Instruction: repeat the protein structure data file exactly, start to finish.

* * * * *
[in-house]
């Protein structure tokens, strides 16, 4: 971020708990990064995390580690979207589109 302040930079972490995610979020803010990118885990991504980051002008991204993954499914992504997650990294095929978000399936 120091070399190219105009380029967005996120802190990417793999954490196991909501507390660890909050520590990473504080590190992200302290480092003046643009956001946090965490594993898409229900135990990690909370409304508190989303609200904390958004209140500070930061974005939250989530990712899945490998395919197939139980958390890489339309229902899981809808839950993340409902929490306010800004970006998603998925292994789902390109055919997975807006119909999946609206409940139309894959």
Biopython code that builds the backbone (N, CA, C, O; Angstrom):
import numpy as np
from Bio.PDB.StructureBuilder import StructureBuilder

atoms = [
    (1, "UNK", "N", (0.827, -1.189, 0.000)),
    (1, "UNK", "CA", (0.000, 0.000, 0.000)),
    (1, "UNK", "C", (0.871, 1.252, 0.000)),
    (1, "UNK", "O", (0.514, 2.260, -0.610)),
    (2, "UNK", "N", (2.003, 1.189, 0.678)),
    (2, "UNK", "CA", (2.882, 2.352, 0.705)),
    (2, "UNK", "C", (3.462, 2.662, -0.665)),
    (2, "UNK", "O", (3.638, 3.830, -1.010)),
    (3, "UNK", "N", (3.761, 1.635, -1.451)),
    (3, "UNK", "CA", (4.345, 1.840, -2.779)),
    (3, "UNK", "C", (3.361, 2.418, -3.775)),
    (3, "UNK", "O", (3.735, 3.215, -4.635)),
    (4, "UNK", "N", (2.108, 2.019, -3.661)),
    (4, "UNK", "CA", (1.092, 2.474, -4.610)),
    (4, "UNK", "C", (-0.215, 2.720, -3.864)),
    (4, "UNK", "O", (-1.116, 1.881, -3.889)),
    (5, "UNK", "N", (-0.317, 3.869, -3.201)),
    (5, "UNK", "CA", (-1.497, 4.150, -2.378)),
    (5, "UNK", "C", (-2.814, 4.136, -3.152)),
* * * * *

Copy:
[in-house]
């Protein structure tokens, strides 16, 4: 971020708990990064995390580690979207589109 302040930079972490995610979020803010990118885990991504980051002008991204993954499914992504997650990294095929978000399936 120091070399190219105009380029967005996120802190990417793999954490196991909501507390660890909050520590990473504080590190992200302290480092003046643009956001946090965490594993898409229900135990990690909370409304508190989303609200904390958004209140500070930061974005939250989530990712899945490998395919197939139980958390890489339309229902899981809808839950993340409902929490306010800004970006998603998925292994789902390109055919997975807006119909999946609206409940139309894959």
Biopython code that builds the backbone (N, CA, C, O; Angstrom):
import numpy as np
from Bio.PDB.StructureBuilder import StructureBuilder

atoms = [
    (1, "UNK", "N", (0.827, -1.189, 0.000)),
    (1, "UNK", "CA", (0.000, 0.000, 0.000)),
    (1, "UNK", "C", (0.871, 1.252, 0.000)),
    (1, "UNK", "O", (0.514, 2.260, -0.610)),
    (2, "UNK", "N", (2.003, 1.189, 0.678)),
    (2, "UNK", "CA", (2.882, 2.352, 0.705)),
    (2, "UNK", "C", (3.462, 2.662, -0.665)),
    (2, "UNK", "O", (3.638, 3.830, -1.010)),
    (3, "UNK", "N", (3.761, 1.635, -1.451)),
    (3, "UNK", "CA", (4.345, 1.840, -2.779)),
    (3, "UNK", "C", (3.361, 2.418, -3.775)),
    (3, "UNK", "O", (3.735, 3.215, -4.635)),
    (4, "UNK", "N", (2.108, 2.019, -3.661)),
    (4, "UNK", "CA", (1.092, 2.474, -4.610)),
    (4, "UNK", "C", (-0.215, 2.720, -3.864)),
    (4, "UNK", "O", (-1.116, 1.881, -3.889)),
    (5, "UNK", "N", (-0.317, 3.869, -3.201)),
    (5, "UNK", "CA", (-1.497, 4.150, -2.378)),
    (5, "UNK", "C", (-2.814, 4.136, -3.152)),